What is the best way to handle a cancer diagnosis as a parent? While there may be no definitive answer, Wendy S. Harpham weighs in.
BY Wendy S. Harpham, M.D.
I recently came across an opinion
piece on curetoday.com that rattled me like no other. Let me state up front my fervent belief that there is no single “right” way to raise children through a parent’s cancer. And parents must find the best approach for their family — something only they can determine. That said, I feel compelled to write about the benefits of telling children the truth even when it hurts.
In Mom’s Cancer Diagnosis: Tips for Families with Young Children,
the author shared her belief that not always telling the truth was essential to achieving her ultimate goal: protecting her three daughters from the stress and sadness of her cancer. As I was reading, the author’s determination, resilience and love for her family poured out of my computer screen. Her desire to shield her children reminded me of my own Momma-bear instincts to protect my children, who were only 1, 3 and 5 years old when I was diagnosed.
I suppressed those instincts, with hope of achieving my overriding mission: to help my children grow up into healthy and happy adults, whatever happened to me
. For me, the best way to serve that mission through the challenges of my survivorship was by establishing open communication based on a bond of trust.
My decision to always tell the truth was supported by child-life studies showing that parents can’t keep children from observing the changes at home and drawing conclusions. The truth couched in love and hope empowered me to shape their perception of reality in life-enhancing ways. Open communication meant I could guide them to healthy ways of dealing with life’s hardships and uncertainty, and they could always come to me with their questions and concerns. My illness offered me a platform to teach them in the most powerful ways the values and skills I’d want to teach them if I’d never been sick.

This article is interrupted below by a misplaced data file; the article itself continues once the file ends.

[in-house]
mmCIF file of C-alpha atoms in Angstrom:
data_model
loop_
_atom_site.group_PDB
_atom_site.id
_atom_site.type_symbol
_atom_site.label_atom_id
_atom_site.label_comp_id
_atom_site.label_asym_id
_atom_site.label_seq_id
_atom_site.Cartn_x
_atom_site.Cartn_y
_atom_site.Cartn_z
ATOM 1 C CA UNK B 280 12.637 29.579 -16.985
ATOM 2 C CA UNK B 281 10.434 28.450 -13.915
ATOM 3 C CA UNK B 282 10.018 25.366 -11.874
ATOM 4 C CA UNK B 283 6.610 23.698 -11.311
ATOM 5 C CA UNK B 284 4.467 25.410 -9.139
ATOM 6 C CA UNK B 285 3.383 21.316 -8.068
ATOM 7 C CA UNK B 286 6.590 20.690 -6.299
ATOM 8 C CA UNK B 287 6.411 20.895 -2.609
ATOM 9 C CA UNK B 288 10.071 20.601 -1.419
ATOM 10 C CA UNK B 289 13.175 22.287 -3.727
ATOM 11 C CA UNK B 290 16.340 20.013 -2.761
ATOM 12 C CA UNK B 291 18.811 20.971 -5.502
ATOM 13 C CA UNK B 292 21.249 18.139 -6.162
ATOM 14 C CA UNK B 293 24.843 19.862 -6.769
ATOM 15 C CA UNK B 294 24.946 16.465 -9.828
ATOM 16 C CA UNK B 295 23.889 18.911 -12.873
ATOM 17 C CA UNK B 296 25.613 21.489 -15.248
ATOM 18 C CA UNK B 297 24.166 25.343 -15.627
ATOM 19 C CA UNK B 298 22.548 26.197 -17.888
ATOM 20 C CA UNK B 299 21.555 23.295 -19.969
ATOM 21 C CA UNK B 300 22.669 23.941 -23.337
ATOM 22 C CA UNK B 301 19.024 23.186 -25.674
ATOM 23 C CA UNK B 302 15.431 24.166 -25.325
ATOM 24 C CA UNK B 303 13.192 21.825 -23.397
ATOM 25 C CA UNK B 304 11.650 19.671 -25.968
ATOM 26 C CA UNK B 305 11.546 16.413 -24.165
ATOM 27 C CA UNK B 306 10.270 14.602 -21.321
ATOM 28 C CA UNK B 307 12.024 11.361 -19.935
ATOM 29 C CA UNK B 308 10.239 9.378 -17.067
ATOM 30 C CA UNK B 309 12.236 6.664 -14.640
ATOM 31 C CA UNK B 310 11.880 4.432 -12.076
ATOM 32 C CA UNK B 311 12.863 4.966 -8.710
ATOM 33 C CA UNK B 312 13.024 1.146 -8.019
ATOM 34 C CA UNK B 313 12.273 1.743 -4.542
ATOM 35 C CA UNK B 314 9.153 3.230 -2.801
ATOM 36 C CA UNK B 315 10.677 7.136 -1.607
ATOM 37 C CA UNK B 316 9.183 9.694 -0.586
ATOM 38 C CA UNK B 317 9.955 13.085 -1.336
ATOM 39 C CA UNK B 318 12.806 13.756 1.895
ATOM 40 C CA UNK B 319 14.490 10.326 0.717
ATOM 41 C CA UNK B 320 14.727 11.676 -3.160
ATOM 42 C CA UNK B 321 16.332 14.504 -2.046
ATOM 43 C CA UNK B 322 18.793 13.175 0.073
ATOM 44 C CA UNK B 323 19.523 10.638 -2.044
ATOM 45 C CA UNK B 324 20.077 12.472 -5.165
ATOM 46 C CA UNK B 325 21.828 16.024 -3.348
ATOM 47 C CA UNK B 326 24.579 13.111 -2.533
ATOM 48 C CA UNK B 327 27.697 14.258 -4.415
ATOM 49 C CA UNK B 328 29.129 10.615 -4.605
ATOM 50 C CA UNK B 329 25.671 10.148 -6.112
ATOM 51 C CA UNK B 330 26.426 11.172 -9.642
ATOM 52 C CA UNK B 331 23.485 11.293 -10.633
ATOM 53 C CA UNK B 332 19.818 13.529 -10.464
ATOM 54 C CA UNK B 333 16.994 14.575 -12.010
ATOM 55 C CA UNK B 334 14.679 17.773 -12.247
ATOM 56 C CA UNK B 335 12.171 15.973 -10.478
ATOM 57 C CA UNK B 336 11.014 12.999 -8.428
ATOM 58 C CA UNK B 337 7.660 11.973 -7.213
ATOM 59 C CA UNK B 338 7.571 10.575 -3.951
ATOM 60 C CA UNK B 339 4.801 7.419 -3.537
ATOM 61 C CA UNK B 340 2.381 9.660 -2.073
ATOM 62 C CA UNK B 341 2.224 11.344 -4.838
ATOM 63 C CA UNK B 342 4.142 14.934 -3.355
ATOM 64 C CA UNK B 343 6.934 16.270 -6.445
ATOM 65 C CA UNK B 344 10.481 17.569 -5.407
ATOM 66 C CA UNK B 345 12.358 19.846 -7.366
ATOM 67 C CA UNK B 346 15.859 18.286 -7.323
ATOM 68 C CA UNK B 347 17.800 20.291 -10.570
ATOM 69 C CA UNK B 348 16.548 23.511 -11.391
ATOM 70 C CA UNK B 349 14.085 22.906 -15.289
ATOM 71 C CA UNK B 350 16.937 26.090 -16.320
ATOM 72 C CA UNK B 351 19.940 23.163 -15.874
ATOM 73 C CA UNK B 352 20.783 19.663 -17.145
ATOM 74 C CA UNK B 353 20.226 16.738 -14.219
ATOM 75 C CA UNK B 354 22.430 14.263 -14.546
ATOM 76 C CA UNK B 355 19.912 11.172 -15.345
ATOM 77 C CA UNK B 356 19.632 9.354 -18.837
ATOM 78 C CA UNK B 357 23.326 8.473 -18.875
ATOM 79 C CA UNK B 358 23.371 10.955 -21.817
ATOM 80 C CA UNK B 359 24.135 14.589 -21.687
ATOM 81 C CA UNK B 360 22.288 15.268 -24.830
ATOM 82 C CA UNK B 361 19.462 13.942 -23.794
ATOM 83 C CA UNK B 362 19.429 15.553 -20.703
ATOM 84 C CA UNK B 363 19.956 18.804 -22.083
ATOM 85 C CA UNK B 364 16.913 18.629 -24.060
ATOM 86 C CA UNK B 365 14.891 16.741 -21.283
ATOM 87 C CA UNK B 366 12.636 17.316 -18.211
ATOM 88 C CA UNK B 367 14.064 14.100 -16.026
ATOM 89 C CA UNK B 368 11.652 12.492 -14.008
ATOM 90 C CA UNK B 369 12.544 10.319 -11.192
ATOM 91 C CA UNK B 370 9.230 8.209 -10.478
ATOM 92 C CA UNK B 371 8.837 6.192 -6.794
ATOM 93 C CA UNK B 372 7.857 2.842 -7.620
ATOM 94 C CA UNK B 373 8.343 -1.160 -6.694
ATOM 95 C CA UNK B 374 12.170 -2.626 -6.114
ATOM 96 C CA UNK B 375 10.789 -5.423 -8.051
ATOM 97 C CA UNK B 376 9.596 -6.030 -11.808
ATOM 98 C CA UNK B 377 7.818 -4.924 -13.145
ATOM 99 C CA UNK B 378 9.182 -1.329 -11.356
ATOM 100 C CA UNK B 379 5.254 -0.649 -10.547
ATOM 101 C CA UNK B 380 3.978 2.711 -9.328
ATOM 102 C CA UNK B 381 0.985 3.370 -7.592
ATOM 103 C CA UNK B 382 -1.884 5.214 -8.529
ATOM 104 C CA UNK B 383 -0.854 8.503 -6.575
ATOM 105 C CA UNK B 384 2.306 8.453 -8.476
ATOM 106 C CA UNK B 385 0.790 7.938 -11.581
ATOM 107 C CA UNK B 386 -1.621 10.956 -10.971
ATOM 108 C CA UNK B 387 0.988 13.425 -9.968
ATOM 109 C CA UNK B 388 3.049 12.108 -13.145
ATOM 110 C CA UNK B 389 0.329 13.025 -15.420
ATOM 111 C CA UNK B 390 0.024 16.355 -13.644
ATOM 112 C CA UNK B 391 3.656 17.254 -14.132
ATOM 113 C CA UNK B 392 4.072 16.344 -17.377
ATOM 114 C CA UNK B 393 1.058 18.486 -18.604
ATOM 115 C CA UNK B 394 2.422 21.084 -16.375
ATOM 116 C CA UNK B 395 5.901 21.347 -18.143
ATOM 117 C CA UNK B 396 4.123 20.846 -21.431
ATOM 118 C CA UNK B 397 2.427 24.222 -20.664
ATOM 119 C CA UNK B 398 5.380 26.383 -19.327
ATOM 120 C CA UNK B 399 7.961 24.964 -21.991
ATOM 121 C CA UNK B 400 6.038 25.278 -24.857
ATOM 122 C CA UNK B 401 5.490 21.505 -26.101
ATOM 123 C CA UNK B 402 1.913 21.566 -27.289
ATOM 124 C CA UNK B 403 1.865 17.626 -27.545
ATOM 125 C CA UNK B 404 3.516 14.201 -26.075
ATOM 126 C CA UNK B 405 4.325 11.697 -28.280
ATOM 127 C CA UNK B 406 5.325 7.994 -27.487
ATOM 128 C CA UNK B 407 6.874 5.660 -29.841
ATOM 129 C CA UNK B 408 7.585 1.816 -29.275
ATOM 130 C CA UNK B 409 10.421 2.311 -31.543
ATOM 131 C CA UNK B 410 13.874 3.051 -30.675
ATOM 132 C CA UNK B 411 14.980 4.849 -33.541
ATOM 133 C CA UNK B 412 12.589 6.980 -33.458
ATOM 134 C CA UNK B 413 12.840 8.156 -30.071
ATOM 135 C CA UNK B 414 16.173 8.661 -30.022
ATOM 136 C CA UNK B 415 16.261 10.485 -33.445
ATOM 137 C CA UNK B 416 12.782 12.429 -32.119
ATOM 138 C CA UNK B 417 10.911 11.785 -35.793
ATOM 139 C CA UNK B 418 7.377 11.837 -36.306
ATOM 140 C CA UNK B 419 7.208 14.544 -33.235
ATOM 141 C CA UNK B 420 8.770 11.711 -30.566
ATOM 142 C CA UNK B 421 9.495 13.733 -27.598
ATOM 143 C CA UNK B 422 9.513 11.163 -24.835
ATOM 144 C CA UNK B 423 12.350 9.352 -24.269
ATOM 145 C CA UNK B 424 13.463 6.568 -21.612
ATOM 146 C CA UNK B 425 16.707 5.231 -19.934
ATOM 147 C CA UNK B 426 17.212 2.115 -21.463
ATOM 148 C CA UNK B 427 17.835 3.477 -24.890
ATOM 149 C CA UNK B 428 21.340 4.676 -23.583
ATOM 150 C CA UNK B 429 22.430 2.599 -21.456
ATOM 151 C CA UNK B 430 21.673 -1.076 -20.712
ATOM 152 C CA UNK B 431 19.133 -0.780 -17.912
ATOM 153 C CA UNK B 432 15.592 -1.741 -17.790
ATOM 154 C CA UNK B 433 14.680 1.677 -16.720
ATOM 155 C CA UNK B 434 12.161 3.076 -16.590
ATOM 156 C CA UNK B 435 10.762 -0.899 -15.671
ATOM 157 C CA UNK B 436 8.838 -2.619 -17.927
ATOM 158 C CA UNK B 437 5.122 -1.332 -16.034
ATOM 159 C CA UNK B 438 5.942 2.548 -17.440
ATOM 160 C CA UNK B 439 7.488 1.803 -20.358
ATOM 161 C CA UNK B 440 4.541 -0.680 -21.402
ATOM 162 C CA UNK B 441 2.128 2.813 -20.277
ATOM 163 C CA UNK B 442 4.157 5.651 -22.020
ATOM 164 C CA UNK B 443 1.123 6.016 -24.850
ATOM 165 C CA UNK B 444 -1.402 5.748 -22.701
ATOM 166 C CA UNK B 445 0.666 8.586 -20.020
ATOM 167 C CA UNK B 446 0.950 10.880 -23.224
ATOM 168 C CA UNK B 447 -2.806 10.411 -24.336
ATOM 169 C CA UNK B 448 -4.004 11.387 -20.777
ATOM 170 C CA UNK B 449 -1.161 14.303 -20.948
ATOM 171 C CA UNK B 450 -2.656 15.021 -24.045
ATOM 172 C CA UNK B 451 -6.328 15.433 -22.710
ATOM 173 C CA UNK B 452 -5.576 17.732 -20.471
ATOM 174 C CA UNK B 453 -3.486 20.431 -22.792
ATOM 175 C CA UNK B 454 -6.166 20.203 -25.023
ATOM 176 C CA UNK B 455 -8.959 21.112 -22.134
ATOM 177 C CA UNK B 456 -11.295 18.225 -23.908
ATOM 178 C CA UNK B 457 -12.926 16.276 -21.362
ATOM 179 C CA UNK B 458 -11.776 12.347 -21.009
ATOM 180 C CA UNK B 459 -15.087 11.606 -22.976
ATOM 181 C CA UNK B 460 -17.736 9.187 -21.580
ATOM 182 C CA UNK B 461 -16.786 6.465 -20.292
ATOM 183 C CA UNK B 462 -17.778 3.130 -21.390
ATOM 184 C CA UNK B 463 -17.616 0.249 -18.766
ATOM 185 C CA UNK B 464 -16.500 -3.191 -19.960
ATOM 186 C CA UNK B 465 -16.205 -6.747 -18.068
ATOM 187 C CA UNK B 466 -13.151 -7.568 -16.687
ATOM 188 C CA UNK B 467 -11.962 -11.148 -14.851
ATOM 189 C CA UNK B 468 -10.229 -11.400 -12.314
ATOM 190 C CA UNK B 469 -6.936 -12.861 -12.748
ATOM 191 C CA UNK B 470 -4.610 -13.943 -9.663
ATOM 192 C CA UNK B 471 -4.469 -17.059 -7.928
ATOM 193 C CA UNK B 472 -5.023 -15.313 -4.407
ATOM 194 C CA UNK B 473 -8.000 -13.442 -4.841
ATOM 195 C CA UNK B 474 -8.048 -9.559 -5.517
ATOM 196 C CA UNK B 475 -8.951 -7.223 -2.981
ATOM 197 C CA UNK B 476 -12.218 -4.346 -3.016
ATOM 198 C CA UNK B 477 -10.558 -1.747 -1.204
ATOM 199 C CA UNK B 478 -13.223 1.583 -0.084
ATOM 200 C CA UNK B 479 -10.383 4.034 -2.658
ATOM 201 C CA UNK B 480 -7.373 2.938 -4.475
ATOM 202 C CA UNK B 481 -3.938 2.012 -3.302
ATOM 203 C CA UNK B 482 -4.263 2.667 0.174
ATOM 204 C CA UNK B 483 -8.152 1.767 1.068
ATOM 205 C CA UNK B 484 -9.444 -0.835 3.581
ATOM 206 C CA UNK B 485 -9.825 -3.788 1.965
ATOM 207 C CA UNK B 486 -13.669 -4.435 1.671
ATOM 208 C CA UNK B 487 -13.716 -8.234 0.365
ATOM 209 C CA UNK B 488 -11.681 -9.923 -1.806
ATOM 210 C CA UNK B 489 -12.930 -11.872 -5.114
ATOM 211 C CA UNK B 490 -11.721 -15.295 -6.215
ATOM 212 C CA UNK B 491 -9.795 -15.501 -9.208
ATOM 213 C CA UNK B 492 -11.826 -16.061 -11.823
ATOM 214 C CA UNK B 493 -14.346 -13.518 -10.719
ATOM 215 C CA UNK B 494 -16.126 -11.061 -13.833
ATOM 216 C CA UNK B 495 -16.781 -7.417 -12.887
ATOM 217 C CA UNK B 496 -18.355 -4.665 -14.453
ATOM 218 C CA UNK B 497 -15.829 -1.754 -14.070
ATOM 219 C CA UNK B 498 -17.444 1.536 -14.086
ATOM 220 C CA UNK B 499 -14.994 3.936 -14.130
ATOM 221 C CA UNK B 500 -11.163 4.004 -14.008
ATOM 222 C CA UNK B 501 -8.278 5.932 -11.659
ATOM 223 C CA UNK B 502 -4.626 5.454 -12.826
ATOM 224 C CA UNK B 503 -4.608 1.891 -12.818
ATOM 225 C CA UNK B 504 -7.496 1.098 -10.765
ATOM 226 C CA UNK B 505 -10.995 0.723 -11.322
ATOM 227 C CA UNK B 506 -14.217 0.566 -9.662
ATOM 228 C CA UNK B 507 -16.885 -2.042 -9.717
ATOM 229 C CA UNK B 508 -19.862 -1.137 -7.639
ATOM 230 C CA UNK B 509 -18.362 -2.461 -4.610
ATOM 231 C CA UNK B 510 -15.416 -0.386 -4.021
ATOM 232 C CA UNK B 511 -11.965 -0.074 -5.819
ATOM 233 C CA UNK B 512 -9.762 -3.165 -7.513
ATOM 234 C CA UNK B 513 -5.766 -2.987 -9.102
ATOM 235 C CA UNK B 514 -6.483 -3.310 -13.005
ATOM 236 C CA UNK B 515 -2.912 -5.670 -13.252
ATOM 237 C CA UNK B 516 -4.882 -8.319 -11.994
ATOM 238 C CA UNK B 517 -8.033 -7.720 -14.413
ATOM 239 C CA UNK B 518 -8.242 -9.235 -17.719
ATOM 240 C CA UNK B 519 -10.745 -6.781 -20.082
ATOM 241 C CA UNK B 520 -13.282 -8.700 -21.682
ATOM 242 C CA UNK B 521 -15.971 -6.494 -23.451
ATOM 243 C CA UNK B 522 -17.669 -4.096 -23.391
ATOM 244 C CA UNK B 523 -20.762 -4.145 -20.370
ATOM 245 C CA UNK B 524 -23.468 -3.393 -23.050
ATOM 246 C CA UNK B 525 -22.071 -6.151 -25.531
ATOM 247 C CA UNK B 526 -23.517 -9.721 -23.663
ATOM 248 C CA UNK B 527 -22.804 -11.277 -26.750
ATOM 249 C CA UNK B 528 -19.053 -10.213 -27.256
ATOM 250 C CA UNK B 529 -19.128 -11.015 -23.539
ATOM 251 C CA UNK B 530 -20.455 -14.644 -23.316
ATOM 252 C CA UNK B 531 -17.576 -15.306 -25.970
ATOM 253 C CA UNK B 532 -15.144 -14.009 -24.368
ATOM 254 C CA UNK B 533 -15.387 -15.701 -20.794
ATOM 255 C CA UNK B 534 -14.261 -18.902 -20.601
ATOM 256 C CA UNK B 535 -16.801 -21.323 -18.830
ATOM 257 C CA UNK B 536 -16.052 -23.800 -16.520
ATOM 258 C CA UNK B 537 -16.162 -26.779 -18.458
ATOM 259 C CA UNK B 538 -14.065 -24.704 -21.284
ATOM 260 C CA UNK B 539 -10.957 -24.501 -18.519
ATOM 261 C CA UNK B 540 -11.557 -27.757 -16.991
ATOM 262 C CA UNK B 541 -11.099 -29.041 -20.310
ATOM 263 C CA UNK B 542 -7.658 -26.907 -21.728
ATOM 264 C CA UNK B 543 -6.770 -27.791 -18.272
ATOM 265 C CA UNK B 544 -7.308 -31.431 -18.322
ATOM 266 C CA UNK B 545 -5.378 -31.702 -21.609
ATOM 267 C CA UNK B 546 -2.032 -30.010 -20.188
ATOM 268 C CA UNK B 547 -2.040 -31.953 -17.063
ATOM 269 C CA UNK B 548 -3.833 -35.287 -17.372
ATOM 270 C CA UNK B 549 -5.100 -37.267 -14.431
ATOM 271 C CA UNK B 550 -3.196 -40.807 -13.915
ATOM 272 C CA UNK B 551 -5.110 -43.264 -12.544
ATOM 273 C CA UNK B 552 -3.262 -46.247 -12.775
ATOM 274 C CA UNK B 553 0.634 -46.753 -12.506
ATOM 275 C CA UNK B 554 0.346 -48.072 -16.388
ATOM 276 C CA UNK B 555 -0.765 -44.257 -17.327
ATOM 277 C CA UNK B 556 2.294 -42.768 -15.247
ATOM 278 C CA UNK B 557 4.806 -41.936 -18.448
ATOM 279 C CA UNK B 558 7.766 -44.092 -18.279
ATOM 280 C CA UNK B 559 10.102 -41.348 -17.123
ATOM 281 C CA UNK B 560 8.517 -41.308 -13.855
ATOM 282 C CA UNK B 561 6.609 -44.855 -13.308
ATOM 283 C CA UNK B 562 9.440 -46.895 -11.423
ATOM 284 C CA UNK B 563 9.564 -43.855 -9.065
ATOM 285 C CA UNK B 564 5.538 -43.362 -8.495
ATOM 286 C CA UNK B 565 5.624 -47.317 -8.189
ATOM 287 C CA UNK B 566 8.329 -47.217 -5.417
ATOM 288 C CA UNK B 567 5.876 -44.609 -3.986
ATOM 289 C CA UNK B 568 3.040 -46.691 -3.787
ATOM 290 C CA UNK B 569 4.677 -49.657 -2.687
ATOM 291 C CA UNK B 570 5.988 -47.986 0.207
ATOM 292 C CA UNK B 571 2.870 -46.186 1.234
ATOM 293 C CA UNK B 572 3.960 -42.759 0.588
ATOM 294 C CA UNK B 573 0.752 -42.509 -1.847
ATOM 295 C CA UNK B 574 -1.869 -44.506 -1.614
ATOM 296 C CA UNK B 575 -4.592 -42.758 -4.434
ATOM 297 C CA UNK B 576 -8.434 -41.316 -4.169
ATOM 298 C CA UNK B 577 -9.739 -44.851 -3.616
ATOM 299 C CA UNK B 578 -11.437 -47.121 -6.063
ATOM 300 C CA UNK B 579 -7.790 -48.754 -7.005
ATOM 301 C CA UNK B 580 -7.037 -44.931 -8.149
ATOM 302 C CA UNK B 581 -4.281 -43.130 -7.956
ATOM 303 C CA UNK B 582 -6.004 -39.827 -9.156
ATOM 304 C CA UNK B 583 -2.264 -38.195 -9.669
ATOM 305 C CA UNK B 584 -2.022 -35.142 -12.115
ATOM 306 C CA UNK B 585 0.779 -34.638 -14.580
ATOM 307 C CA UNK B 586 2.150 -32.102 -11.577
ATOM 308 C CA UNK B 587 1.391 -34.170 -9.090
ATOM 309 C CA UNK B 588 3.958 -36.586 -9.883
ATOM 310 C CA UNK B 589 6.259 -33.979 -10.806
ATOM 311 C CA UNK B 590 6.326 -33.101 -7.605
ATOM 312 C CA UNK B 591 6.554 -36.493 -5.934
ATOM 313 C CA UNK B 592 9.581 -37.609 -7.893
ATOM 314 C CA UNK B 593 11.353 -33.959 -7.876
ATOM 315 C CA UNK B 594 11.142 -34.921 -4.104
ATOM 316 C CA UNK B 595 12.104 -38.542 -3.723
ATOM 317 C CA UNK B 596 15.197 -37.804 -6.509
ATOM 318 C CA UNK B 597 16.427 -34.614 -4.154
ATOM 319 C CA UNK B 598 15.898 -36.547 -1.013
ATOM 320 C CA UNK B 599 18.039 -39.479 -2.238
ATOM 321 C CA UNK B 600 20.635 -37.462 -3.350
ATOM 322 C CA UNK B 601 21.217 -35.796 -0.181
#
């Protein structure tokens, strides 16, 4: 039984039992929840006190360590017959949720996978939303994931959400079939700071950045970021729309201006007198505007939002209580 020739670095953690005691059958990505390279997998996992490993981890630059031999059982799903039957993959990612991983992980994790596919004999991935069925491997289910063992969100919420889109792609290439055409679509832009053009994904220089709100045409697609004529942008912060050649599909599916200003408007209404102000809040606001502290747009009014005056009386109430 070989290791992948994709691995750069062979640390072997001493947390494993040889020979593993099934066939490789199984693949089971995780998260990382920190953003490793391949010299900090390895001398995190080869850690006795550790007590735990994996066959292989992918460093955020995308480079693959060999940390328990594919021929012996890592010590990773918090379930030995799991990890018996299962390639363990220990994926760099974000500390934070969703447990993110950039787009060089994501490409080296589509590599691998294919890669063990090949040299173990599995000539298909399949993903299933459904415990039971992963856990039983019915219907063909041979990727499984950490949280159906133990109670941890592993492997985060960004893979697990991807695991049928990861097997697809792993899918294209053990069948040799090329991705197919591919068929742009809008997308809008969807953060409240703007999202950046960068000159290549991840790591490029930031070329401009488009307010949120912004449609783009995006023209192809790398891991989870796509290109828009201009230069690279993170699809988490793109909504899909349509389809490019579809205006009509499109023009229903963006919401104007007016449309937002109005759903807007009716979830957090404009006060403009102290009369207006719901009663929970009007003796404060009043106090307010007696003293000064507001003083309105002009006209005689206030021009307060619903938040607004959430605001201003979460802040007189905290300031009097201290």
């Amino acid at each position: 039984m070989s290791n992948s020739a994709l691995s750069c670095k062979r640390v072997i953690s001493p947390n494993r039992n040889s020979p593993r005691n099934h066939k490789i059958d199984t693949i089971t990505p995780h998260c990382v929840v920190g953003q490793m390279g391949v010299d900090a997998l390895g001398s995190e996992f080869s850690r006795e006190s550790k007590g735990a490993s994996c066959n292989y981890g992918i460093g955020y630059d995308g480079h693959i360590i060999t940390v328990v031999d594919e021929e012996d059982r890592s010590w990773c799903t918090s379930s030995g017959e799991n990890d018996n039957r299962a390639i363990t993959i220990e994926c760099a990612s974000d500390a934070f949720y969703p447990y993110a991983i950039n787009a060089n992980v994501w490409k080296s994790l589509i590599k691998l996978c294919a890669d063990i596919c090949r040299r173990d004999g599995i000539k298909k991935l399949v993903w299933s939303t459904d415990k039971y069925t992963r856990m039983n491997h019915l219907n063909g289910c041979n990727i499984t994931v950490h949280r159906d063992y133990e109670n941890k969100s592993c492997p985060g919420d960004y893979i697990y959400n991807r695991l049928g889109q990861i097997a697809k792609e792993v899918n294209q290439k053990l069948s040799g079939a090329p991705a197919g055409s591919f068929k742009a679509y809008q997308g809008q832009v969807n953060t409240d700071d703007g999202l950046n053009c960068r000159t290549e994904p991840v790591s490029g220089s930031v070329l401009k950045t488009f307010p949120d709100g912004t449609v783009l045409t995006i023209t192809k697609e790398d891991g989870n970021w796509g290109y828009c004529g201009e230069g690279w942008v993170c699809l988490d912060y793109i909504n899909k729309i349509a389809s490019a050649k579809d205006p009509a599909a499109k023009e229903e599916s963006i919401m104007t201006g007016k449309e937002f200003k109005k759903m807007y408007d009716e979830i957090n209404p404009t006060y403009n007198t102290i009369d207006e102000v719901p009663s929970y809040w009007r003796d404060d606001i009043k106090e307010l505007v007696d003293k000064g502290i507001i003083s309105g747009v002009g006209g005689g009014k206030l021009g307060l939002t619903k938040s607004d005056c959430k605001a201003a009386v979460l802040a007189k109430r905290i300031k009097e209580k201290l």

That decision to always tell the truth led to something almost magical: Parenting became easier. And, unexpectedly, my search for words to help my children led to life-enhancing insights and mantras that helped me as a patient.
Perhaps the most convincing argument for telling the truth comes from my children. As described in Conversation 2008
, my children have insisted that what helped them most was my telling the truth. They never worried that we were hiding something from them. Growing up in a home where nothing in the world was too scary or awful to talk about or deal with together gave them an outlook on life built on confidence, resilience and hopefulness.
My 10 tips are premised on the promise to your children that you’ll always tell the truth:
1. Use age-appropriate language.
2. Tell them enough — not everything.
3. Prepare them for expected changes in the coming weeks.
4. You are receiving excellent medical care.
5. You will always try your best to get better.
6. You will help them deal with whatever happens.
7. Their needs and hopes remain as important as ever.
Since children’s candid reactions to unwanted news are healing for them, but painful to witness…
8. Provide children a safe place to express whatever they are feeling.
9. Find a safe place away from the children to share your feelings about their pain.
10. Avoid pity.
It is now 25 years since my diagnosis. My cancer encouraged my family to know both the fragility and the hopes of life, and with that knowledge to live most fully.
The greatest gift we can give our children is not protection from the world, but the confidence and tools to cope and grow with all life has to offer. The truth sets us free, even when it hurts.
Wendy S. Harpham, M.D., is a 25-year survivor of multiple recurrences of lymphoma and the author of
When a Parent has Cancer. A Guide to Caring for Your Children (HarperCollins), which received a 2006 Book of the Year Award from the American Journal of Nursing. A profile of Wendy and her ongoing work in behalf of long-term survivors appeared in Heal magazine. Harpham is a member of CURE’s advisory board.